In longeing, we strive for “impulsion". Now impulsion isn’t about moving “fast", but about moving “forward". "Forward" means, our horse is moving with forward swinging hind legs, and all four legs are moving forward in the direction of movement. Impulsion also doesn't mean moving with a strong "push" against the center of mass having the weight shift towards the front legs. Instead, it's moving with engaged hindquarters that swing forwardunder the body and support the center of mass. So how do we create impulsion?To create impulsion and “schwung” in longeing, we need a proper LFS:
Creating schwungNow to create impulsion, our horse not only needs engaged hind legs, but also a supple back and swinging spine.
The Germans use the wonderful term “schwung”, which is moving with a swinging back and a spring in the step. So it's about creating energy and activity in behind, allowing the power to come through from behind, and converting that into dynamic, lively forward movement and free moving shoulders in front.
LFS is key
- L means the lateral bending in the body: to allow the inside hind leg to swing under the center of mass, our horse needs to bend in his body.
- S means stepping under: with a proper L, our horse can step through from behind really bringing his hind legs underneath his body and center of mass.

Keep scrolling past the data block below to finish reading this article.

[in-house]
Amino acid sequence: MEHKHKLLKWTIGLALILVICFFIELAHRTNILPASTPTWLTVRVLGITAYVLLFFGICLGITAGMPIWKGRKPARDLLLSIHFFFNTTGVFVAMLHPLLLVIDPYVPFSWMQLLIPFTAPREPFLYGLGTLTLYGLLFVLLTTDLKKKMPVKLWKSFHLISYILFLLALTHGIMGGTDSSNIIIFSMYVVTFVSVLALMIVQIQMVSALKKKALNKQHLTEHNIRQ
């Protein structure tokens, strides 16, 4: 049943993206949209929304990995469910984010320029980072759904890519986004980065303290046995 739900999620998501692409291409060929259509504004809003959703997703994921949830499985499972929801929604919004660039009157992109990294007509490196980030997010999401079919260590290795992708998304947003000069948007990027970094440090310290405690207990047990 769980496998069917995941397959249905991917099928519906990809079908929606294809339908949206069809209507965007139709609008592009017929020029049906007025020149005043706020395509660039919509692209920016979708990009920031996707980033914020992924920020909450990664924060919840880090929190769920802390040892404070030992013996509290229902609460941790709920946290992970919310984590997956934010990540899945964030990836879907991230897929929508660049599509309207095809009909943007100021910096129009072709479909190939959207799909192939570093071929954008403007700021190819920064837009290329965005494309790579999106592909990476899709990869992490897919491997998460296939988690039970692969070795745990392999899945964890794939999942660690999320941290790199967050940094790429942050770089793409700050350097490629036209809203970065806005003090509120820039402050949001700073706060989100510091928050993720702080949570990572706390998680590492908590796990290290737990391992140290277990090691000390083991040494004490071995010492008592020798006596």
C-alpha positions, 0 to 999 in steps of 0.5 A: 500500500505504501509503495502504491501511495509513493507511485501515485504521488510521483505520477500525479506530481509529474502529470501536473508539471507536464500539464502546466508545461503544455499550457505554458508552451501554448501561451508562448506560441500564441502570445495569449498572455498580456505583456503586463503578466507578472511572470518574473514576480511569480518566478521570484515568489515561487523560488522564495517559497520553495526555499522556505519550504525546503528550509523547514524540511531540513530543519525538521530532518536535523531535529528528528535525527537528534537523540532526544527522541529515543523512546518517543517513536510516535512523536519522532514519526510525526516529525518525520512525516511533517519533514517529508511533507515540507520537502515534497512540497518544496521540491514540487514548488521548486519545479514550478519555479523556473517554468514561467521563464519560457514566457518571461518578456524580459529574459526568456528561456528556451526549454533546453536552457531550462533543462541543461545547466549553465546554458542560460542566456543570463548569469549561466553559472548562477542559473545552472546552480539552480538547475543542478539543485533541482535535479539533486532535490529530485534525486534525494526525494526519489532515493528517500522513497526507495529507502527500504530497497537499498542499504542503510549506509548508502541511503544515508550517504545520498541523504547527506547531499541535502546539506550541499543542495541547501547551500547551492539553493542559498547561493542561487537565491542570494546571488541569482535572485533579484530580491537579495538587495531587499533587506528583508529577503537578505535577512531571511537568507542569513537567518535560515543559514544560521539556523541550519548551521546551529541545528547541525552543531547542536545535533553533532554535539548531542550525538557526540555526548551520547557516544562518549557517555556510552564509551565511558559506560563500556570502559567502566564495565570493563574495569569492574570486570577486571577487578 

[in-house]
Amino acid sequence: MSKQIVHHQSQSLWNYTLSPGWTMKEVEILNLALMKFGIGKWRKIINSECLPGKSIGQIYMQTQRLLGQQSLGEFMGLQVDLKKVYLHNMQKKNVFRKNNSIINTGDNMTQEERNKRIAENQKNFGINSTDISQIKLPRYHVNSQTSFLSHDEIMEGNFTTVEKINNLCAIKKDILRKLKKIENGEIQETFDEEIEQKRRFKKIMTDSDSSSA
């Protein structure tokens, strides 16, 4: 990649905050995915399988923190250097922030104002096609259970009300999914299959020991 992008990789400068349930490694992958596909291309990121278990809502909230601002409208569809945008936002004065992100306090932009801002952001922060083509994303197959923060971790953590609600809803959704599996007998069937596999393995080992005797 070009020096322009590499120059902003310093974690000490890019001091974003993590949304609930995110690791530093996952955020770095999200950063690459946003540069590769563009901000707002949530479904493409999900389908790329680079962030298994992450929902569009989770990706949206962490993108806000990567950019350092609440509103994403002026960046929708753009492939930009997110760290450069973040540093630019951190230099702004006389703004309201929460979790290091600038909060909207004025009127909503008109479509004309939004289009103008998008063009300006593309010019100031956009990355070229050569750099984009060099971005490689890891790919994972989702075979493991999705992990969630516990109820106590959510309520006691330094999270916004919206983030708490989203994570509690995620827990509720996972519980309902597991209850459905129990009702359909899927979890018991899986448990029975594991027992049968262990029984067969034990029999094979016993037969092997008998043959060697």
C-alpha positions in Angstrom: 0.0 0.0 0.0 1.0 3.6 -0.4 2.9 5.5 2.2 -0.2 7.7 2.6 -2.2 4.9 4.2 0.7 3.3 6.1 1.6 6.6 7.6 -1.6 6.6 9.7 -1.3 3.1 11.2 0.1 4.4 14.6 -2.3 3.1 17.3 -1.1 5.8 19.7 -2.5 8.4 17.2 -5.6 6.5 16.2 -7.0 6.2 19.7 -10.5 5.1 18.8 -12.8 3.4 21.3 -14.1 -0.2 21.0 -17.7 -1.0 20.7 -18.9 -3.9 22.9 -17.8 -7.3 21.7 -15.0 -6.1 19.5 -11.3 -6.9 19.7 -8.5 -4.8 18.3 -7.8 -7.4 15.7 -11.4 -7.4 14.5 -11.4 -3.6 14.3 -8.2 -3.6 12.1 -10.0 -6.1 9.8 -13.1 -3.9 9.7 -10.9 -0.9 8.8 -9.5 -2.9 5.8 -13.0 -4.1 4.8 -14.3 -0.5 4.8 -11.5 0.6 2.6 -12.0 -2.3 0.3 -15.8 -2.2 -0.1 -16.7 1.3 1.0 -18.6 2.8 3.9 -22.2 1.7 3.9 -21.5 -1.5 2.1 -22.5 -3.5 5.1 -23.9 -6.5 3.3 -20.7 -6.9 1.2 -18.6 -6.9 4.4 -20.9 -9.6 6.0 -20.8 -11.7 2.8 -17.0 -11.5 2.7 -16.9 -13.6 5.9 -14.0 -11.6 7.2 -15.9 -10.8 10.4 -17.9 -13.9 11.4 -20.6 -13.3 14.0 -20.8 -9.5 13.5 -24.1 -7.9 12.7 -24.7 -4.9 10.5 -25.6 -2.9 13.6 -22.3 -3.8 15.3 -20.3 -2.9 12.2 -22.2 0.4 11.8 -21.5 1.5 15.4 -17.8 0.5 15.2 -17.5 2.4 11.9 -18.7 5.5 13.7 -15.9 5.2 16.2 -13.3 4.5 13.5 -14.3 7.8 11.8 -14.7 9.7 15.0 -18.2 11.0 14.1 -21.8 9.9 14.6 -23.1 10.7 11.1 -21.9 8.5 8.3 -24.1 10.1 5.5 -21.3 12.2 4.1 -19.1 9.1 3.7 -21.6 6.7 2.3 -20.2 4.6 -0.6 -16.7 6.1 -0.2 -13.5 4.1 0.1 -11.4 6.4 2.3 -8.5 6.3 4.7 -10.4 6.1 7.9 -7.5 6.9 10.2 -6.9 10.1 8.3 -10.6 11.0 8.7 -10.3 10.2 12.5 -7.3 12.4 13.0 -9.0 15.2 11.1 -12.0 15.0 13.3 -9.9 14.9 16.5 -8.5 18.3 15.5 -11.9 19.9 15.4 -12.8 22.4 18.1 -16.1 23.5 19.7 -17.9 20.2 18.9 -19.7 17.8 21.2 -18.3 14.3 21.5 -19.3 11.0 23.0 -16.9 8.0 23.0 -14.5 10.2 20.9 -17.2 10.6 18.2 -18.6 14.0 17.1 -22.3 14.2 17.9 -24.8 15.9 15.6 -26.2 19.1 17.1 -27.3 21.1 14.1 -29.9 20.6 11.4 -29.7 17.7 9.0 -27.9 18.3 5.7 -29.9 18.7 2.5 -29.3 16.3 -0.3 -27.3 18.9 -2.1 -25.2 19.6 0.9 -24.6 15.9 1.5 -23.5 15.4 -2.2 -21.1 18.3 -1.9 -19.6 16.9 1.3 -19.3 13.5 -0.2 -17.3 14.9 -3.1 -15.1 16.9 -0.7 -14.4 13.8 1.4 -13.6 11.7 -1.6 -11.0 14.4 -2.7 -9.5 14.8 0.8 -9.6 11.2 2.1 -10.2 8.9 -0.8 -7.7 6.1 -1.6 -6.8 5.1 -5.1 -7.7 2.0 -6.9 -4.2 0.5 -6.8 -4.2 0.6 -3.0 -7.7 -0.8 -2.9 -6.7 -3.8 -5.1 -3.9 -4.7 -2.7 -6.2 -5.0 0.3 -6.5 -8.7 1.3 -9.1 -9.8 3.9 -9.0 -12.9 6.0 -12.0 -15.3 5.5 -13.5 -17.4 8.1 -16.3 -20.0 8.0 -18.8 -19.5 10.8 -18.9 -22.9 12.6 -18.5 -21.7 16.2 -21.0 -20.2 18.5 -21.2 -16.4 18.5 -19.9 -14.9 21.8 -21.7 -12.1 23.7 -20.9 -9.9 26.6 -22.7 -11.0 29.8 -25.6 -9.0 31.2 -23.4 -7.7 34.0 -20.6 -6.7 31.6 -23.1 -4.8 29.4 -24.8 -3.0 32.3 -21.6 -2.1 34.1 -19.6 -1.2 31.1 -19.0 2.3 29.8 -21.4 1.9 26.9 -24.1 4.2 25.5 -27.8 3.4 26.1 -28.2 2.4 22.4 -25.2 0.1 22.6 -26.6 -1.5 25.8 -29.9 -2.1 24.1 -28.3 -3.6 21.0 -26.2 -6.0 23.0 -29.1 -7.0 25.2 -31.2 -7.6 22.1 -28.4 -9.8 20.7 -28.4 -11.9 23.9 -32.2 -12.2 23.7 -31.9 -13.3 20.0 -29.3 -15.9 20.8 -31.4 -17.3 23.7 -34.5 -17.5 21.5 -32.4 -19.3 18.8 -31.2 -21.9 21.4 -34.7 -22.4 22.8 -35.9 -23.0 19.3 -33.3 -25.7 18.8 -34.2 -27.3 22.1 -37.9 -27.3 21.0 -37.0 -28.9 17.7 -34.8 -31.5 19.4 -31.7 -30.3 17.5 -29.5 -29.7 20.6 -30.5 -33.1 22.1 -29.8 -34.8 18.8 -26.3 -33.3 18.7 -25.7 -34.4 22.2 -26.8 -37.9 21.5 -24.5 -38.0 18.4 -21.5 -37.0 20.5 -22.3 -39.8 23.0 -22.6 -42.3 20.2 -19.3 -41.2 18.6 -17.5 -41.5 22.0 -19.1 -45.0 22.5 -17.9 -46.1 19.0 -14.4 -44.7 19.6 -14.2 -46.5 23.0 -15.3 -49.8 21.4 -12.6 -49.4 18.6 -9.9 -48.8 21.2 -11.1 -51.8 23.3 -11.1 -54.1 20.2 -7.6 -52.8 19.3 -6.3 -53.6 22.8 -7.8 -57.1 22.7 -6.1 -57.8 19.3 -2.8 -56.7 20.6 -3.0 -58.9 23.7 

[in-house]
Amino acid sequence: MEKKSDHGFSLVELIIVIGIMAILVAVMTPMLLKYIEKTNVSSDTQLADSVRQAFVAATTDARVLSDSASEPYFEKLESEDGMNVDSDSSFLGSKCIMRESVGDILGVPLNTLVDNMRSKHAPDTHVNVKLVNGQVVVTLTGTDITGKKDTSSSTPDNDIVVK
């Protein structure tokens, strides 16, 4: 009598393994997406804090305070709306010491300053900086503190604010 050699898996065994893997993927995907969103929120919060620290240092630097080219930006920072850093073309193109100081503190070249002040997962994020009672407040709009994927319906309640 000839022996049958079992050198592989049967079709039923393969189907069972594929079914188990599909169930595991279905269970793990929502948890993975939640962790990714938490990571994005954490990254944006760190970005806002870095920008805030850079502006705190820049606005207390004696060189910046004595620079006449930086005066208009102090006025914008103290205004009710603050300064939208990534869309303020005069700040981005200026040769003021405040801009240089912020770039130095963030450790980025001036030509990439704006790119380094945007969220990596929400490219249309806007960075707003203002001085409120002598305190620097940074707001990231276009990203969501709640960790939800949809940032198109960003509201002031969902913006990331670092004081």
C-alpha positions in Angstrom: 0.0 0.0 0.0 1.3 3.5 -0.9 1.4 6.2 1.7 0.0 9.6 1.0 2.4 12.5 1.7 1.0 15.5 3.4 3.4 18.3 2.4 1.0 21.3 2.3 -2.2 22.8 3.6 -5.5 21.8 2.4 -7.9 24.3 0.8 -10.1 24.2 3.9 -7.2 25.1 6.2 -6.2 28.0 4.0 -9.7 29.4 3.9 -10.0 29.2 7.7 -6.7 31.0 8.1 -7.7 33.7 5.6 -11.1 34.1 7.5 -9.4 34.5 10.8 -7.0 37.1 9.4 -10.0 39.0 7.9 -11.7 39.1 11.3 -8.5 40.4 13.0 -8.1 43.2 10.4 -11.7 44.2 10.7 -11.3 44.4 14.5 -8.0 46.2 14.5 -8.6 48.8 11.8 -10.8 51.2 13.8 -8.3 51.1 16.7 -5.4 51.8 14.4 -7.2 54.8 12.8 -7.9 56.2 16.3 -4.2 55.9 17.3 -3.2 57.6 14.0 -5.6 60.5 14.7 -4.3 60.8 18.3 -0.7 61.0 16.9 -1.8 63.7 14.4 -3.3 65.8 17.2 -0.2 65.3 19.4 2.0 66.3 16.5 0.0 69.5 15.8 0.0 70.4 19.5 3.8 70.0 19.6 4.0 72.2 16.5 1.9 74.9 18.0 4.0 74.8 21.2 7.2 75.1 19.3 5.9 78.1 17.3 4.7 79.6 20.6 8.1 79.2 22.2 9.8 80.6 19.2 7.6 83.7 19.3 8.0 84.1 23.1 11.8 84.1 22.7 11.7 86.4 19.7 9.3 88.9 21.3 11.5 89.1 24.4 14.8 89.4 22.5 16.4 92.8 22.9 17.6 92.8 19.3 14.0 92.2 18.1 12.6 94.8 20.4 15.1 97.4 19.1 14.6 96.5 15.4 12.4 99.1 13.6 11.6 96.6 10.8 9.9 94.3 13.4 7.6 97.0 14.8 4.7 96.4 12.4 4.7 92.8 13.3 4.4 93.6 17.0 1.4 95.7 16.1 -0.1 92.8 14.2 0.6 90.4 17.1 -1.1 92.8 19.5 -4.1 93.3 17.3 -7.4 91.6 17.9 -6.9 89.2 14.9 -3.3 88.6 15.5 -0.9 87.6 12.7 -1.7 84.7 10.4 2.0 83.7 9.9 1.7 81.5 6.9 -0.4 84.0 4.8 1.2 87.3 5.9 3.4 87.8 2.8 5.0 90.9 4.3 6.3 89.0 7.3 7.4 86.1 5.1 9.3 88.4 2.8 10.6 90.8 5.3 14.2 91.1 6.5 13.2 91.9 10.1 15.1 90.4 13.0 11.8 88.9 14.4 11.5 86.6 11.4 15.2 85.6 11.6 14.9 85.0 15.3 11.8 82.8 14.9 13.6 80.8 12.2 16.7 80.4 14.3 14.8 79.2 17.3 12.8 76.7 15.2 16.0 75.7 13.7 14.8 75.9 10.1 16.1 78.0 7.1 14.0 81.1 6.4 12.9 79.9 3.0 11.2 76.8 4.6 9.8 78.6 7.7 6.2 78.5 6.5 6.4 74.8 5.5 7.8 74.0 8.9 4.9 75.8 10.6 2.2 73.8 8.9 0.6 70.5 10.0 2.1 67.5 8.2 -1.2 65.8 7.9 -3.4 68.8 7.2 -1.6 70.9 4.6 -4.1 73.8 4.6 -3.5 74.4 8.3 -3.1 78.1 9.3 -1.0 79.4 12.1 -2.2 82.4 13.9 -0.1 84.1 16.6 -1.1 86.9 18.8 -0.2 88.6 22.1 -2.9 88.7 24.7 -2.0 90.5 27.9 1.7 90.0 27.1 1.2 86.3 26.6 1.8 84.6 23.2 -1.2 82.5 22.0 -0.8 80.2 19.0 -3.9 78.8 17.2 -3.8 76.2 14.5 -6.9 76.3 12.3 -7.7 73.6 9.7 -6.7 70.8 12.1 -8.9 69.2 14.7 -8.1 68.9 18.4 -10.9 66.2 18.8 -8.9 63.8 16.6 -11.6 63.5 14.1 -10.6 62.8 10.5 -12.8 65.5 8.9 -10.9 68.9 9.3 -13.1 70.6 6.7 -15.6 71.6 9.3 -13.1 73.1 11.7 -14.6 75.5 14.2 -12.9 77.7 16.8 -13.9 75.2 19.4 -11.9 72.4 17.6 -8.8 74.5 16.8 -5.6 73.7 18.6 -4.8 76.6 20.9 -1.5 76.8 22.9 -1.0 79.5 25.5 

- F means forward down: to lengthen the stride, our horse’s frame has to lengthen. So we must allow the head and neck to lengthen and lower. With this forward down tendency of head and neck and stretch of the topline, we can achieve maximum extension of the hip joint and therefore maximum stepping under.
Wind in the Sails & Arrow in a BowSo there's this process going on:
- energy that starts and comes from behind,
- that goes through the body,
- and arrives in front.
Benefits of the canterNow the more schwung and the greater the impulsion, the longer the moment of suspension in the movement.
Especially the canter will help to improve the impulsion in trot because the canter is an activating gait. So it’s always fascinating to see what the canter ‘gives’ to the trot and how the trot 'benefits' from the canter, and how stretched the strides can become.
Check also this link for more information about the 'arrow in a bow' and 'wind in the sails' concepts >>
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